3. A power supply as claimed in claim 1, wherein said energy storage element is an energy storage capacitor having a capacitance sufficiently great that the voltage across it does not vary substantially during a cycle of the low frequency power input, said isolating element is a diode, said resonance circuit includes a capacitor having one terminal connected to a node between said diode and said energy storage capacitor and the other terminal connected to said energy storage capacitor, and said control means varies the frequency of said high frequency approximately linearly with but oppositely to the rectified voltage from said rectifier, the values of said capacitors and said high frequency being selected such that the voltage across said energy storage capacitor is greater than the peak voltage from said full-wave rectifier.
4. A power supply as claimed in claim 3, characterized in that current is drawn from said rectifier, and current is delivered to said energy storage element, only at mutually different periods of time in each high frequency cycle.
5. An electronic ballast for a gas discharge lamp, comprising
input means for connecting to a source of low-frequency AC power,
a full-wave rectifier circuit connected to said input means for providing a pulsating full-wave rectified supply voltage,
an energy-storage capacitor connected to said supply voltage through an isolating diode,
an inverter circuit connected to said energy-storage capacitor for providing high-frequency power at an inverter frequency,
a resonance circuit comprising at least one inductance, one high frequency capacitor, and said lamp,
means for connecting said high frequency capacitor in parallel with a series combination of said isolating diode and said energy-storage capacitor for supplying current pulsations to said energy-storage capacitor only at a frequency related to said inverter frequency, thereby to minimize harmonic currents from said source of low-frequency AC power,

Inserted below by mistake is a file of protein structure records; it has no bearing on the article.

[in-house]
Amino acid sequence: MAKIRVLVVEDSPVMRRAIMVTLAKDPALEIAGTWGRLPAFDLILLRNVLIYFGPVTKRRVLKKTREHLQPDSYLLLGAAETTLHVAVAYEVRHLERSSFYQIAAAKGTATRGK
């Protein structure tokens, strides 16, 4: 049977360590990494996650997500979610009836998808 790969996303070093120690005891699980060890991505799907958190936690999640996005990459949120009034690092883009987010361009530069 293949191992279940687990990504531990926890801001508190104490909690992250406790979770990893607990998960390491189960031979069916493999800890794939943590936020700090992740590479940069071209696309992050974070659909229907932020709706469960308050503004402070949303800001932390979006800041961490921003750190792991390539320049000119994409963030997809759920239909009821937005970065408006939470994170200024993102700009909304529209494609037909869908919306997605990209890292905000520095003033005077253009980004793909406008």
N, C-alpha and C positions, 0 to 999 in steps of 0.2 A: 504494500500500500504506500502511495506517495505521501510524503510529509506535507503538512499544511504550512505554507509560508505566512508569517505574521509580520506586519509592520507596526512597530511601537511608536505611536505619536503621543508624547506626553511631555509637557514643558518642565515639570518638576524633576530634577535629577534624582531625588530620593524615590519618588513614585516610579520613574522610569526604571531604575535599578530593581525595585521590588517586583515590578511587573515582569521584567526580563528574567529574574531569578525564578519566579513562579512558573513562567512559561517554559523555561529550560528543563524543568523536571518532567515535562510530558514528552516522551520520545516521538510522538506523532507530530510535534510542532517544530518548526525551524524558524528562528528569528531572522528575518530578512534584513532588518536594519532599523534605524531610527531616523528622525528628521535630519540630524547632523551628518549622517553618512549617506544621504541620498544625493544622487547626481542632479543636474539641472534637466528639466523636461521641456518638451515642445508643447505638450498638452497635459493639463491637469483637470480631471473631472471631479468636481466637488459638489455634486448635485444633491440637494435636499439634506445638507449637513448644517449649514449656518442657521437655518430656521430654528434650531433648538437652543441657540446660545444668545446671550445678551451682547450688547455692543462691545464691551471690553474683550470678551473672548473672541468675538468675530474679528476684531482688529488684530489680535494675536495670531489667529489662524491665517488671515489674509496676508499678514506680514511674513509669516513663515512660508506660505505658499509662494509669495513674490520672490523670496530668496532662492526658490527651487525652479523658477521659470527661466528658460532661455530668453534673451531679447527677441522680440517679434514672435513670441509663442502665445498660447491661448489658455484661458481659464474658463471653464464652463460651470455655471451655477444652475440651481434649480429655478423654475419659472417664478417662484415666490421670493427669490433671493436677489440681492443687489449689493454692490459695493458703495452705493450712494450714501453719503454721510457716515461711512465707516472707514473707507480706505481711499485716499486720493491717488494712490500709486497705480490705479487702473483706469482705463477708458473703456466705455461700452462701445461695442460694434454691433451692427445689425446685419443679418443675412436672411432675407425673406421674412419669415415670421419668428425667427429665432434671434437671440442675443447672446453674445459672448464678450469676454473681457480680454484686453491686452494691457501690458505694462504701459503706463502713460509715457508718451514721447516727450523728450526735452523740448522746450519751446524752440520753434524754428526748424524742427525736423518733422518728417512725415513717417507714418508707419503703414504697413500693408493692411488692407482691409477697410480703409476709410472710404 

characterized by comprising means for sensing a full-wave rectified waveform of said low AC frequency to provide a sensed signal, and
control means, responsive to said sensed signal, for frequency modulating the frequency of the lamp current during each half cycle of the low frequency power input to minimize variation of the lamp current drawn by said power input section.
6. A ballast as claimed in claim 5, characterized in that current is drawn from said full-wave rectifier circuit, and said current pulsations are supplied to said energy storage capacitor, only at mutually different periods of time in each high frequency cycle.
7. A ballast as claimed in claim 6, characterized in that said frequency of the lamp current is varied over a range greater than 1.2:1 during each half cycle of the low frequency power input.
8. A ballast as claimed in claim 6, characterized in that said frequency of the lamp current is varied over a range between approximately 1.4:1 and 1.6:1 during each half cycle of the low frequency power input.
9. A ballast as claimed in claim 6, characterized in that said frequency of the lamp current is varied as an approximately linear function of the full-wave rectifier voltage output during each half cycle of the low frequency power input, said frequency being reduced as said voltage output rises.
10. A ballast as claimed in claim 6, characterized in that said means for sensing a full-wave rectified waveform comprises means for sensing a voltage across said high frequency capacitor.
11. A ballast as claimed in claim 6, characterized in that said control means comprises a reference voltage source, the reference voltage being a predetermined fraction of the voltage across said energy storage capacitor.